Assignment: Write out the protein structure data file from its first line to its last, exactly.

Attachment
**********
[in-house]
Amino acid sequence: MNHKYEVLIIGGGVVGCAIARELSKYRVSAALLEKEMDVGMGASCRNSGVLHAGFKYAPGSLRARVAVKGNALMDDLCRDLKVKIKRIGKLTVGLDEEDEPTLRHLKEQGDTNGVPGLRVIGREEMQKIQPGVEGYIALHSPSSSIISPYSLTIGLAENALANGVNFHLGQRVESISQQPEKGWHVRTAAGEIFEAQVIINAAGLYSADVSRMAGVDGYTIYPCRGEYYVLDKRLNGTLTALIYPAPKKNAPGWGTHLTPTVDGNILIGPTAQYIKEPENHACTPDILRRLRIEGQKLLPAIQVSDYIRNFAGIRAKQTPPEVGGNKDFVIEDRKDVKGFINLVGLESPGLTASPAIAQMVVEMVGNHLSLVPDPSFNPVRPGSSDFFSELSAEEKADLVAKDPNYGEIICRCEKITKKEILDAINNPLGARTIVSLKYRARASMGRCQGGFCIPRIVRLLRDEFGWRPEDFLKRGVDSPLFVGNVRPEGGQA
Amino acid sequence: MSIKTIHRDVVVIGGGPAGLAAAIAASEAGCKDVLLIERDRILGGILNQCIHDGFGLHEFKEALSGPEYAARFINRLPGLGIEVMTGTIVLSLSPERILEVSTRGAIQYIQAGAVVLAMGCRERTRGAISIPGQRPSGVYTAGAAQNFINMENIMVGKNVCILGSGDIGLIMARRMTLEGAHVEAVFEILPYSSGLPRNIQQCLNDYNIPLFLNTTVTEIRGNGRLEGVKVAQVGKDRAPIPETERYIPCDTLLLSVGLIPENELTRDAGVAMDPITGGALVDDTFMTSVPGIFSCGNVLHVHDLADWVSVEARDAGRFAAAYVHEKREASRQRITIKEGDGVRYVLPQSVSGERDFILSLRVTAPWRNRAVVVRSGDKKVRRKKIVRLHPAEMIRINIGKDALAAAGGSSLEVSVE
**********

[in-house]
Amino acid sequence: MNHKYEVLIIGGGVVGCAIARELSKYRVSAALLEKEMDVGMGASCRNSGVLHAGFKYAPGSLRARVAVKGNALMDDLCRDLKVKIKRIGKLTVGLDEEDEPTLRHLKEQGDTNGVPGLRVIGREEMQKIQPGVEGYIALHSPSSSIISPYSLTIGLAENALANGVNFHLGQRVESISQQPEKGWHVRTAAGEIFEAQVIINAAGLYSADVSRMAGVDGYTIYPCRGEYYVLDKRLNGTLTALIYPAPKKNAPGWGTHLTPTVDGNILIGPTAQYIKEPENHACTPDILRRLRIEGQKLLPAIQVSDYIRNFAGIRAKQTPPEVGGNKDFVIEDRKDVKGFINLVGLESPGLTASPAIAQMVVEMVGNHLSLVPDPSFNPVRPGSSDFFSELSAEEKADLVAKDPNYGEIICRCEKITKKEILDAINNPLGARTIVSLKYRARASMGRCQGGFCIPRIVRLLRDEFGWRPEDFLKRGVDSPLFVGNVRPEGGQA
Amino acid sequence: MSIKTIHRDVVVIGGGPAGLAAAIAASEAGCKDVLLIERDRILGGILNQCIHDGFGLHEFKEALSGPEYAARFINRLPGLGIEVMTGTIVLSLSPERILEVSTRGAIQYIQAGAVVLAMGCRERTRGAISIPGQRPSGVYTAGAAQNFINMENIMVGKNVCILGSGDIGLIMARRMTLEGAHVEAVFEILPYSSGLPRNIQQCLNDYNIPLFLNTTVTEIRGNGRLEGVKVAQVGKDRAPIPETERYIPCDTLLLSVGLIPENELTRDAGVAMDPITGGALVDDTFMTSVPGIFSCGNVLHVHDLADWVSVEARDAGRFAAAYVHEKREASRQRITIKEGDGVRYVLPQSVSGERDFILSLRVTAPWRNRAVVVRSGDKKVRRKKIVRLHPAEMIRINIGKDALAAAGGSSLEVSVE